Dying is easy, comedy is hard. That's an old saying, but it remains true. Writing a joke sounds like it wouldn't be too tough, but in reality, it requires a tremendous amount of work.
This makes joke-writing the opposite of laundry, which always feels like a huge task, but in reality once you get started, it only takes a few minutes of actual work. Also, laundry involves making dirty things clean, and joke-writing sometimes involves the opposite.
Anyway, I wanted to write some new material for an upcoming stand-up gig, but I haven't written jokes in a long time. The other week I was sitting around thinking of random things and came up with this:
A guy goes to a doctor and says that his urination is louder than usual. The doctor says it's nothing to worry about. Then he goes to the doctor next week and says he can't hear his urination at all. The doctor says, "That might be a sign of pneumonia." The guy says, "Oh no, really?" The doctor says, "Yeah, there's a silent p."
If you found that completely unfunny, then you had the same reaction as my partner, who when presented with that attempt at humor, responded simply, "Sorry, no."
So, it was back to the drawing board. I felt I had a good start, because bodily functions are a thing that many people seem to laugh about, but clearly, my attempt at a joke was missing something. So, how do you fix an unfunny joke? Maybe I needed to make it more political. Lots of people enjoy
What's the difference between a guy with pneumonia, and the president of Russia? With pneumonia, the p is silent, but you can hear Vladimir pootin'.
OK, that's even worse. The look of disdain I received confirmed that I had not improved my situation. Poot is a grandma humor sort of word. Forget that whole half of the joke. Maybe even forget the silent p joke. Bodily humor is juvenile, and pneumonia has other opportunities:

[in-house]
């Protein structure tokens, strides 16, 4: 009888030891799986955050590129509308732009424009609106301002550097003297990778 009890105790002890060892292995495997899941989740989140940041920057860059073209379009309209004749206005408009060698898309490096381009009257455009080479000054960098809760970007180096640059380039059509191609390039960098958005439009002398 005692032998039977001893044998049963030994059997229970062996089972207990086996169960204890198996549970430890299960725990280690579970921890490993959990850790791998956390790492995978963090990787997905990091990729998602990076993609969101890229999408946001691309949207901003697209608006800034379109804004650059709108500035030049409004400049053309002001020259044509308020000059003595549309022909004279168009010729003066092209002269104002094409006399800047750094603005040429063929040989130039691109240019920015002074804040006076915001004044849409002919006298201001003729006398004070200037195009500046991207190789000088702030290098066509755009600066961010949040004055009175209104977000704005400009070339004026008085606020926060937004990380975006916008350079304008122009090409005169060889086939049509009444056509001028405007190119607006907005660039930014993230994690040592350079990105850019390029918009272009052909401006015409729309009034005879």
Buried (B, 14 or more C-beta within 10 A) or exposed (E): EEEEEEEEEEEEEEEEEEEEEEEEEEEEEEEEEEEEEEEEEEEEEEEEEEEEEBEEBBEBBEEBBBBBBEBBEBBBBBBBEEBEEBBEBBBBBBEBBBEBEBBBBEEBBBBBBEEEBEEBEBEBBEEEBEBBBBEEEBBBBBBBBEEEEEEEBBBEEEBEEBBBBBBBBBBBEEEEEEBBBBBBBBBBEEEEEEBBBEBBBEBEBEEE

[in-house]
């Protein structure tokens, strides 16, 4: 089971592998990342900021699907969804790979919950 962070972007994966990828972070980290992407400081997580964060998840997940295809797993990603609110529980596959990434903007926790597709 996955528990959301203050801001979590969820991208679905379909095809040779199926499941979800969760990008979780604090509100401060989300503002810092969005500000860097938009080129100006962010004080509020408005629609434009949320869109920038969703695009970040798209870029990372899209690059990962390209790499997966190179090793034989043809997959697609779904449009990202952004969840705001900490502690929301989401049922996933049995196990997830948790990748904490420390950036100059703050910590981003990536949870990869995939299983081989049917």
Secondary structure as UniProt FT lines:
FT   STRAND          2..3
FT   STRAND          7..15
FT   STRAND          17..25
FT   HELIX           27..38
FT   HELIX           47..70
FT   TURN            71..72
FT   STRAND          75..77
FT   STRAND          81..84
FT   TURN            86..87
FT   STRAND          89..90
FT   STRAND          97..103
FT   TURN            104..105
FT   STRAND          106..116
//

If you catch pneumonia, you should stay home in bed. Otherwise, it will become walking pneumonia.
Nope, still not funny. Maybe pneumonia isn't a sufficiently funny disease. Cancer? No, even worse. Alzheimer's? Everyone's done hundreds of Alzheimer's jokes. Maybe people won't remember hearing them. No, too obvious. I need something more personal to my own experience. Something nerdy. Ah, maybe that's a possible answer:
I saw a commercial for a product to help you with athlete's foot. That's entirely useless to someone like me. I'm waiting for a product to help me with nerd's wrist.
Hey, I can use this. It's basically true, and comedy is cheaper than therapy, and twice as enjoyable. I don't want to end up on a psychiatrist's couch complaining about not being an athlete. Especially because psychiatrists tend to make me nervous -- always examining everything you do and say, constantly judging. It's like visiting your in-laws without the free cake. I even worry they are judging me when I excuse myself to use the bathroom.
Although at least at the psychiatrist's office, it would be a silent p.
Seth Brown is a humor writer, the author of "From God To Verse," and a frequent sufferer of nerd's wrist. His work appears weekly in the Transcript, and weakly on RisingPun.com.